Andrew:                Thanks. Supportive wife has helped. 

Brian:     Shout out to the supportive wife.

Andrew:                That's right. She has a day job, so that's also helping.

Brian:     It's a team effort. 

Andrew:                That's right.

Brian:     I got it. I love it. Okay guys. Aaron, you skipped out on that, what about you outside of music? Are you [crosstalk 00:05:14] what else is there to Aaron? 

Aaron:   For my day job, you have to fund your musical and creative endeavors somehow.

Brian:     Got it.

Aaron:   I'm a writer full time working in clean energy. I actually work remotely in D.C.

Brian:     Wow. Where's the headquarters? 

Aaron:   Headquarter house in Ivy City.

Brian:     Ivy City? 

Aaron:   Yeah, it's a great, creative community up there. 

Brian:     It seems like it, absolutely. Where, for those listening who don't know where Ivy City is, which Ivy City are we talking about?

Aaron:   The one in Far Northeast Washington D.C.

Brian:     Got it. You're working remotely from a couple miles away.

Aaron:   Correct. 

Brian:     Okay, I'm clear. Okay. Very cool. Funniest moments from you guys performing, or funniest moment that comes to mind.

Andrew:                Really you kind of glossed over how we met Aaron, which I thought was pretty funny.

Aaron:   I'm sorry.

Andrew:                It's okay. I mean, it's a big introduction right? No. Anyways, I was playing drums that night for another D.C. based artist. A woman by the name of Sally [inaudible 00:06:17]. Her and I met, actually though the church that I work at now. She's an amazing Singer/Songwriter, so definitely, I would recommend if you have some time, listening for her music.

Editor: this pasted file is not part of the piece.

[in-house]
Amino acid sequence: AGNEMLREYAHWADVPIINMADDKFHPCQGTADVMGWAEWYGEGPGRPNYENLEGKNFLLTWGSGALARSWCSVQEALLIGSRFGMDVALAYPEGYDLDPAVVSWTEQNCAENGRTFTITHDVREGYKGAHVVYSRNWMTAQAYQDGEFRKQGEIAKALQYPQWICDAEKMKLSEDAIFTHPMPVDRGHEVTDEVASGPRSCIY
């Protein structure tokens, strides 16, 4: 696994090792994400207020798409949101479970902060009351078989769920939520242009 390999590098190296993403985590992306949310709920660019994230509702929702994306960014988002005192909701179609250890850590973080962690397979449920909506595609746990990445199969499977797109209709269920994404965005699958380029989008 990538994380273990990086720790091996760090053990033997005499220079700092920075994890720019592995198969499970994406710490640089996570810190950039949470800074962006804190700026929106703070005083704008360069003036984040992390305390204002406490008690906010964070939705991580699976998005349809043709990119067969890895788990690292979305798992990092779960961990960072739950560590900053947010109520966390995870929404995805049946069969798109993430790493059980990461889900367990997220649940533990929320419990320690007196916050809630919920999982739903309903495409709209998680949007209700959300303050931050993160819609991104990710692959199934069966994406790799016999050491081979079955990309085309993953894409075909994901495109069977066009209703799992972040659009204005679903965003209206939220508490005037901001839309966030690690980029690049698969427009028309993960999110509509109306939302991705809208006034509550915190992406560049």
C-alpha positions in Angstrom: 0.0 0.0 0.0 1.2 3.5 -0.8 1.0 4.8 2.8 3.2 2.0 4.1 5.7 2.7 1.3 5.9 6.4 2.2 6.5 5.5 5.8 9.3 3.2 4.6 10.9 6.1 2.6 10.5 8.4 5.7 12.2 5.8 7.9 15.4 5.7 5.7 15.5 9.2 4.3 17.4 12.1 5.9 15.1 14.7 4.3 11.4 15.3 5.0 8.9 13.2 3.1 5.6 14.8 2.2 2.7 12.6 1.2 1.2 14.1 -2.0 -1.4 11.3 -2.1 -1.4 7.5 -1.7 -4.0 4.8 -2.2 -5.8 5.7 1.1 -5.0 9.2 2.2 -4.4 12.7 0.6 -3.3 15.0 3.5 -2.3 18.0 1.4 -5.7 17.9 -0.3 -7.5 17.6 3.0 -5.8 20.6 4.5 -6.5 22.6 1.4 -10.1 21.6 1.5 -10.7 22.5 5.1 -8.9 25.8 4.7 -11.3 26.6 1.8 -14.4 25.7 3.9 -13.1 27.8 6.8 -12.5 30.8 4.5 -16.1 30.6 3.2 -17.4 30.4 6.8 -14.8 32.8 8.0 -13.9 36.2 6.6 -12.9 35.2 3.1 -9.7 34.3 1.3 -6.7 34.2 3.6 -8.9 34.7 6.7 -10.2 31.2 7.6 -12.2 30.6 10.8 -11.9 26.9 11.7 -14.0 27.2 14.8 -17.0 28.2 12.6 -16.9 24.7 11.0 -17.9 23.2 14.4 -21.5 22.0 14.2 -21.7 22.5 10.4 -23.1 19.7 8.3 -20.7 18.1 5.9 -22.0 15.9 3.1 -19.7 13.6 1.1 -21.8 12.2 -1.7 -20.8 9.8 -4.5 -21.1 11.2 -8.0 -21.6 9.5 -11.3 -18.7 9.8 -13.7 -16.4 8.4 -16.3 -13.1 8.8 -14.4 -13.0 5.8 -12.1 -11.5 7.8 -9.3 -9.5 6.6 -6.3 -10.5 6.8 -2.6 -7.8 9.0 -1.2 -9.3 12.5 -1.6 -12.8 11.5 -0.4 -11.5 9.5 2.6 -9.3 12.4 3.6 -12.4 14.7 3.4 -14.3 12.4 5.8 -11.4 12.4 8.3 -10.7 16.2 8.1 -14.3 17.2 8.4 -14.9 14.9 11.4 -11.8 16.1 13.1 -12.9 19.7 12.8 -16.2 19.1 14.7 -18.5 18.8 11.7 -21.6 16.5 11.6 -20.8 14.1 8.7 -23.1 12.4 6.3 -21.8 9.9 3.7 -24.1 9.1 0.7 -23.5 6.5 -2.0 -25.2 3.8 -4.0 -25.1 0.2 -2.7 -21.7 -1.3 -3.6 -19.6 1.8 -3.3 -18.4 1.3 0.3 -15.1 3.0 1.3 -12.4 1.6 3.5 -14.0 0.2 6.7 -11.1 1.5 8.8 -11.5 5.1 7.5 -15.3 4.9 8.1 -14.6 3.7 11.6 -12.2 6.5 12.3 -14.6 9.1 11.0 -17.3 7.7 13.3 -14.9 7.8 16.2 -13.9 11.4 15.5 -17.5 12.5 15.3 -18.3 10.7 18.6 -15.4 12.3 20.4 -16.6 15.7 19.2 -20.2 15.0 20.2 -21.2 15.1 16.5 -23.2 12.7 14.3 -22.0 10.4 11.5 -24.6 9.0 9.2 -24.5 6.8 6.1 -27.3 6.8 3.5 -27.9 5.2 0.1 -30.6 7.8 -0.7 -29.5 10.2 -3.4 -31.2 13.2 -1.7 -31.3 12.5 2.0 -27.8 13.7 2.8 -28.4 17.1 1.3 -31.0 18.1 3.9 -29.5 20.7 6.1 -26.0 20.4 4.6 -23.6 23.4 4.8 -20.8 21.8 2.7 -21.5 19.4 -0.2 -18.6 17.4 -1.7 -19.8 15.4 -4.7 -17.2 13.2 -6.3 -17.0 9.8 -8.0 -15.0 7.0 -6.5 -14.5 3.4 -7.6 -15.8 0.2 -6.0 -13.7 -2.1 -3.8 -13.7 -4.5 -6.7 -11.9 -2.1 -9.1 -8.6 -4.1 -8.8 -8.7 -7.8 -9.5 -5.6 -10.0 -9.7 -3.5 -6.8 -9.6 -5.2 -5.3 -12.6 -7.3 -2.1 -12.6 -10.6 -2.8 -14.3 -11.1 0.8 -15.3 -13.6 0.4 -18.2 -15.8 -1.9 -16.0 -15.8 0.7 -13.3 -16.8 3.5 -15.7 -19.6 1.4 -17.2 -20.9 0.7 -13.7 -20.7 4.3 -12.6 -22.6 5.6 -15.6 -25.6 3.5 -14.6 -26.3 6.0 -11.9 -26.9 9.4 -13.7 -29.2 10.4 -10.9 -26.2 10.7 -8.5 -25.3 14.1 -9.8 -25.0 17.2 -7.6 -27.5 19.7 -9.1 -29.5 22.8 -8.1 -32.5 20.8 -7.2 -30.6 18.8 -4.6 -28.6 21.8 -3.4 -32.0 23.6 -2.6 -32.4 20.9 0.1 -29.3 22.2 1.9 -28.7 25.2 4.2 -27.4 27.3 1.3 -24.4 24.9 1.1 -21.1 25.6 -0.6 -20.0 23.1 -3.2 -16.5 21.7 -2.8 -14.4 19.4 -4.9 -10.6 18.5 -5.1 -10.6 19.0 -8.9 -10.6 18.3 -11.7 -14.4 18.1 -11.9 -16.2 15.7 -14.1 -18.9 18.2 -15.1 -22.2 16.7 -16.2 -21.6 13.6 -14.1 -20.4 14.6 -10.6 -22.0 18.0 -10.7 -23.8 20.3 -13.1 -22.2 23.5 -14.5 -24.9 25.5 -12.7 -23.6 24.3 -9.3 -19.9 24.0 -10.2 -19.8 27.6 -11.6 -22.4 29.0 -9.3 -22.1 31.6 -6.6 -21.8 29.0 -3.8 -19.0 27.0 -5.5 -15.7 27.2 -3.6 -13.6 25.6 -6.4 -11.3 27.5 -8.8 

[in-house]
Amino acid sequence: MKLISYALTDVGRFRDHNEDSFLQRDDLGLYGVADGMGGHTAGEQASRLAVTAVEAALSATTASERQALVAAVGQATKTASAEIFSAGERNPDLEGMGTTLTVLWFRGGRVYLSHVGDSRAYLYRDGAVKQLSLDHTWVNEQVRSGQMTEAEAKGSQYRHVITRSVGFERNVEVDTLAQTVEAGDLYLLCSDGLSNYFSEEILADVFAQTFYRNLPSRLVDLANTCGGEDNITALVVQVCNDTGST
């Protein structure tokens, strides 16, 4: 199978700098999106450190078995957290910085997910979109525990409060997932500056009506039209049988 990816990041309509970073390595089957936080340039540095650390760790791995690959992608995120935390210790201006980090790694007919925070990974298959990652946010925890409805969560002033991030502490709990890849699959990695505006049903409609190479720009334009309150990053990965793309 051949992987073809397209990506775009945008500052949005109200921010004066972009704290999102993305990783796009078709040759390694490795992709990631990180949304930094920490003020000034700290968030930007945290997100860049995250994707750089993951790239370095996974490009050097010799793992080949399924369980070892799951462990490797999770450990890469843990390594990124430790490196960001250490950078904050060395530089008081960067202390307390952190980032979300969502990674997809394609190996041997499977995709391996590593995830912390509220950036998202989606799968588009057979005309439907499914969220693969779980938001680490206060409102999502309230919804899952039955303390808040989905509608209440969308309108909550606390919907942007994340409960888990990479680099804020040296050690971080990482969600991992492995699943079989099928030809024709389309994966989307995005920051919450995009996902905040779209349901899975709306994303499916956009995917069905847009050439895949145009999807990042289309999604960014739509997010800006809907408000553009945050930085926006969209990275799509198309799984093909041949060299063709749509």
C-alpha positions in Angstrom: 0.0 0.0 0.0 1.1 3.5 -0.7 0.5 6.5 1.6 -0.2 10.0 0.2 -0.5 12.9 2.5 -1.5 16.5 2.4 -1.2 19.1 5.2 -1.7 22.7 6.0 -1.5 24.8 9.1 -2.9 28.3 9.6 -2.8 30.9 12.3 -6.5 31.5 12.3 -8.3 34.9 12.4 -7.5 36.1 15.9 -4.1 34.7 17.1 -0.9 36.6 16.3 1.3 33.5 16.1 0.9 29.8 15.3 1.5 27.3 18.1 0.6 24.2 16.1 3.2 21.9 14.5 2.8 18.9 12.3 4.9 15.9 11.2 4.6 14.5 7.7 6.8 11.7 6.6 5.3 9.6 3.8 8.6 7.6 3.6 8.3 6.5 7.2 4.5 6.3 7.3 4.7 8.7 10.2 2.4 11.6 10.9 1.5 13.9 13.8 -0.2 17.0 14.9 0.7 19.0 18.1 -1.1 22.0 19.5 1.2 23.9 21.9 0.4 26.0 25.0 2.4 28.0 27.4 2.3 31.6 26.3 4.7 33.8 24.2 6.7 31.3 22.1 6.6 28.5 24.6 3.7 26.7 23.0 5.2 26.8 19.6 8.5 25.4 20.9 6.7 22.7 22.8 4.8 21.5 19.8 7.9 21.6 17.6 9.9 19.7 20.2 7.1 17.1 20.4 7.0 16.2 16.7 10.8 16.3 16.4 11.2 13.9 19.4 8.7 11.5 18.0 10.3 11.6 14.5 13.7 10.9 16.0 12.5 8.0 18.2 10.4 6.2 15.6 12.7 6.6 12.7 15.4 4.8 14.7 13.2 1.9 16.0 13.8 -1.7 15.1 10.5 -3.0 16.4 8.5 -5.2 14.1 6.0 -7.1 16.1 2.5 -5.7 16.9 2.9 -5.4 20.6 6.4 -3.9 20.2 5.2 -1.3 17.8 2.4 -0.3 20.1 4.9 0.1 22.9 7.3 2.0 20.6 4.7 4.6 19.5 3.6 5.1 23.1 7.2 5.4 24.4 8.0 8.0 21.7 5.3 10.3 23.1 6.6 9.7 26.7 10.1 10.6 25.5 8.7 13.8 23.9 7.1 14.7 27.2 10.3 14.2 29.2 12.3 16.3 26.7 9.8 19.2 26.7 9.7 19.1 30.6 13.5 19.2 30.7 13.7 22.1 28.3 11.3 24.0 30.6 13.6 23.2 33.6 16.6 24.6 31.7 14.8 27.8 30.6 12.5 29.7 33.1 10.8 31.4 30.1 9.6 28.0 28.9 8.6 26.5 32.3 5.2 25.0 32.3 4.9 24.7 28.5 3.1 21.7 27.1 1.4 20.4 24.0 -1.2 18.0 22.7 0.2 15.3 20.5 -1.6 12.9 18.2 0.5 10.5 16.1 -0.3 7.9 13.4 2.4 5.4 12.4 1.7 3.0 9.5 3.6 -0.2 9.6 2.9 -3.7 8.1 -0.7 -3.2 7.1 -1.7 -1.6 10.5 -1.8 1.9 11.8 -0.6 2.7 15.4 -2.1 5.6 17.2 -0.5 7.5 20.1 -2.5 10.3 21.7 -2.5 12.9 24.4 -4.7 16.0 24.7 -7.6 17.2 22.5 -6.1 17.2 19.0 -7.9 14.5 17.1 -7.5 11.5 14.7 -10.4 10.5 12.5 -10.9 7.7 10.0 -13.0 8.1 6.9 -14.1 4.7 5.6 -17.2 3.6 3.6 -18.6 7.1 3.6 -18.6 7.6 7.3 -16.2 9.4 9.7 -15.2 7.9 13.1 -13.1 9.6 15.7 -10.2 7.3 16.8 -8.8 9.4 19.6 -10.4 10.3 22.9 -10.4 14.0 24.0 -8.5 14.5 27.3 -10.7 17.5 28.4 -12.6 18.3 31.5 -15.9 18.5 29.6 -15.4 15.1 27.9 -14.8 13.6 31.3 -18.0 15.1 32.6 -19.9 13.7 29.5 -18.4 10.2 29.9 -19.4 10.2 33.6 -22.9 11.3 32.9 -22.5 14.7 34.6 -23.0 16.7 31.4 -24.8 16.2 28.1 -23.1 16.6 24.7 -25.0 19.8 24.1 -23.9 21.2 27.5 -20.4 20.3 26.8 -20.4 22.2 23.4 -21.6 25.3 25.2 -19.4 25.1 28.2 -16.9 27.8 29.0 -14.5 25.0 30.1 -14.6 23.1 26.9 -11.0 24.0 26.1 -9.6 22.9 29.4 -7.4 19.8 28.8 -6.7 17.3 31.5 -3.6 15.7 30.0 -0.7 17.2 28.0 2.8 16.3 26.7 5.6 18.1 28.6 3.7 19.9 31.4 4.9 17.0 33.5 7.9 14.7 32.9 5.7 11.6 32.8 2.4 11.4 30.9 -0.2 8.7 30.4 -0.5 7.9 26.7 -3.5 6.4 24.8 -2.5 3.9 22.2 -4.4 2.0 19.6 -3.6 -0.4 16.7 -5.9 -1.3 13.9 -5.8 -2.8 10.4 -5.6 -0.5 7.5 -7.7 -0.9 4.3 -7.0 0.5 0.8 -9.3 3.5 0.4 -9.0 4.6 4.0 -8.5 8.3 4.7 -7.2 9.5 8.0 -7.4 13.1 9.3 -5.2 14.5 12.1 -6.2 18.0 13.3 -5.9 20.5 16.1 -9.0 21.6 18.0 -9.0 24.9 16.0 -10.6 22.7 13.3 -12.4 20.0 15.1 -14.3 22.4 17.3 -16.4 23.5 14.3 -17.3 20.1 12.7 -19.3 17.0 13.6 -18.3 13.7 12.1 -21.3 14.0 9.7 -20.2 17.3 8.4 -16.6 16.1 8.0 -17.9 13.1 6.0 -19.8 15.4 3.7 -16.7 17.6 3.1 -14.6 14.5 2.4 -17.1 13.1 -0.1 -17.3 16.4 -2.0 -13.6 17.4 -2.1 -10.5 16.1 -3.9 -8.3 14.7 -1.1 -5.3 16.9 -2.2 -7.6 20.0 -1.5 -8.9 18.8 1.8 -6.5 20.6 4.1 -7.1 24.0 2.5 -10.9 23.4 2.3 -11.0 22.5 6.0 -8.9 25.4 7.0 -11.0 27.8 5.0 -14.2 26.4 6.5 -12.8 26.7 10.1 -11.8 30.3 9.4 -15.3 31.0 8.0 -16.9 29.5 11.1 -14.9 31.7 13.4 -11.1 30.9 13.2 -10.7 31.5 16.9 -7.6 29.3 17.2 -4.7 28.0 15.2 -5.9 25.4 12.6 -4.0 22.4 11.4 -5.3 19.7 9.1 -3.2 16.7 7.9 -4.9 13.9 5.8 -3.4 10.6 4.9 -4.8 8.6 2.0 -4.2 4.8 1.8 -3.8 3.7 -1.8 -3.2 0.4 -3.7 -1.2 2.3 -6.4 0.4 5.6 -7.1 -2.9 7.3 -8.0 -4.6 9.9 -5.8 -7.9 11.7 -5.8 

Anyways, I was playing for her and Aaron come up to me after a set and said, "Hey, do you want to sit in a play drums with us?" I guess about a week prior to that their other drummer just didn't show up for a gig and that was just kind of the end of the time there.

                  Anyways, long story short, we end up meeting then and it turns out they were heading just the next couple of weeks, to go into the studio to start working on this album, Foreign and Domestic. A couple days later, we were in the basement of my townhouse at that time and we started writing this music.

Brian:     Wow. You literally started playing with them when you were on stage?

Andrew:                Yeah, absolutely. The fee was great on the first gig. 

Brian:     Love it, oh my God. What a crazy story. What about success moments that comes to mind? What's the biggest success moment?

Aaron:   Success-wise, I would say definitely being on your program today.

Brian:     Stop it. Stop it. That's, no.

Aaron:   This is as high as we get.

Brian:     You don't get away with that. Give me another one. I want a story. 

Aaron:   Back in Austin-

Brian:     I appreciate it.